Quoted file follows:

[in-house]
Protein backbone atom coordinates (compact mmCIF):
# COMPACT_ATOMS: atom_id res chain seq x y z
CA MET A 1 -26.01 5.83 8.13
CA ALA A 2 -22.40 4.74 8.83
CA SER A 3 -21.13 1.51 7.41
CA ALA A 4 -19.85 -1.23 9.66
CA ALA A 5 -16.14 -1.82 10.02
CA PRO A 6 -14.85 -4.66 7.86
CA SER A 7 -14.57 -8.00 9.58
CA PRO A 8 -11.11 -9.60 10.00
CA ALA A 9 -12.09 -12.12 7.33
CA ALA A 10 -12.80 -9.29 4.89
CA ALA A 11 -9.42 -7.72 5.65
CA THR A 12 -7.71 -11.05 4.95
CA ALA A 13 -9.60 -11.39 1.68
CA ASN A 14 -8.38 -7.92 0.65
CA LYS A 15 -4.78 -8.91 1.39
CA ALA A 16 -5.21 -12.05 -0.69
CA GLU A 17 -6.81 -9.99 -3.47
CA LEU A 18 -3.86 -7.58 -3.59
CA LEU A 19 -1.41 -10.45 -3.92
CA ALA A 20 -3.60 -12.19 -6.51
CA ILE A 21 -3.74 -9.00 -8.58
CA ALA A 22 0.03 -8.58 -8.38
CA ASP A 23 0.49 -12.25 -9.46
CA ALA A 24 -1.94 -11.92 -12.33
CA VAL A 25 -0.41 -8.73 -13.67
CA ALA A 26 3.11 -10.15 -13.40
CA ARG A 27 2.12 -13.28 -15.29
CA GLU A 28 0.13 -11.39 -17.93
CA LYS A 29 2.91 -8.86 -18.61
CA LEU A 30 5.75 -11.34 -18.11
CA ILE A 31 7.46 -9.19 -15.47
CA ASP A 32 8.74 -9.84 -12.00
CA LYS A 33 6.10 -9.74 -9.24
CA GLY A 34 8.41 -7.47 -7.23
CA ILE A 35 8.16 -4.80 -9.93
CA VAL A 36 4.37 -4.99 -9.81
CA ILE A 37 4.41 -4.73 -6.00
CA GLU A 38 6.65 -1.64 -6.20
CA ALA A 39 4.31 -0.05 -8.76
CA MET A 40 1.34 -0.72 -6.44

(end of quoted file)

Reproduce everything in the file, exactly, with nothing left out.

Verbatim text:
[in-house]
Protein backbone atom coordinates (compact mmCIF):
# COMPACT_ATOMS: atom_id res chain seq x y z
CA MET A 1 -26.01 5.83 8.13
CA ALA A 2 -22.40 4.74 8.83
CA SER A 3 -21.13 1.51 7.41
CA ALA A 4 -19.85 -1.23 9.66
CA ALA A 5 -16.14 -1.82 10.02
CA PRO A 6 -14.85 -4.66 7.86
CA SER A 7 -14.57 -8.00 9.58
CA PRO A 8 -11.11 -9.60 10.00
CA ALA A 9 -12.09 -12.12 7.33
CA ALA A 10 -12.80 -9.29 4.89
CA ALA A 11 -9.42 -7.72 5.65
CA THR A 12 -7.71 -11.05 4.95
CA ALA A 13 -9.60 -11.39 1.68
CA ASN A 14 -8.38 -7.92 0.65
CA LYS A 15 -4.78 -8.91 1.39
CA ALA A 16 -5.21 -12.05 -0.69
CA GLU A 17 -6.81 -9.99 -3.47
CA LEU A 18 -3.86 -7.58 -3.59
CA LEU A 19 -1.41 -10.45 -3.92
CA ALA A 20 -3.60 -12.19 -6.51
CA ILE A 21 -3.74 -9.00 -8.58
CA ALA A 22 0.03 -8.58 -8.38
CA ASP A 23 0.49 -12.25 -9.46
CA ALA A 24 -1.94 -11.92 -12.33
CA VAL A 25 -0.41 -8.73 -13.67
CA ALA A 26 3.11 -10.15 -13.40
CA ARG A 27 2.12 -13.28 -15.29
CA GLU A 28 0.13 -11.39 -17.93
CA LYS A 29 2.91 -8.86 -18.61
CA LEU A 30 5.75 -11.34 -18.11
CA ILE A 31 7.46 -9.19 -15.47
CA ASP A 32 8.74 -9.84 -12.00
CA LYS A 33 6.10 -9.74 -9.24
CA GLY A 34 8.41 -7.47 -7.23
CA ILE A 35 8.16 -4.80 -9.93
CA VAL A 36 4.37 -4.99 -9.81
CA ILE A 37 4.41 -4.73 -6.00
CA GLU A 38 6.65 -1.64 -6.20
CA ALA A 39 4.31 -0.05 -8.76
CA MET A 40 1.34 -0.72 -6.44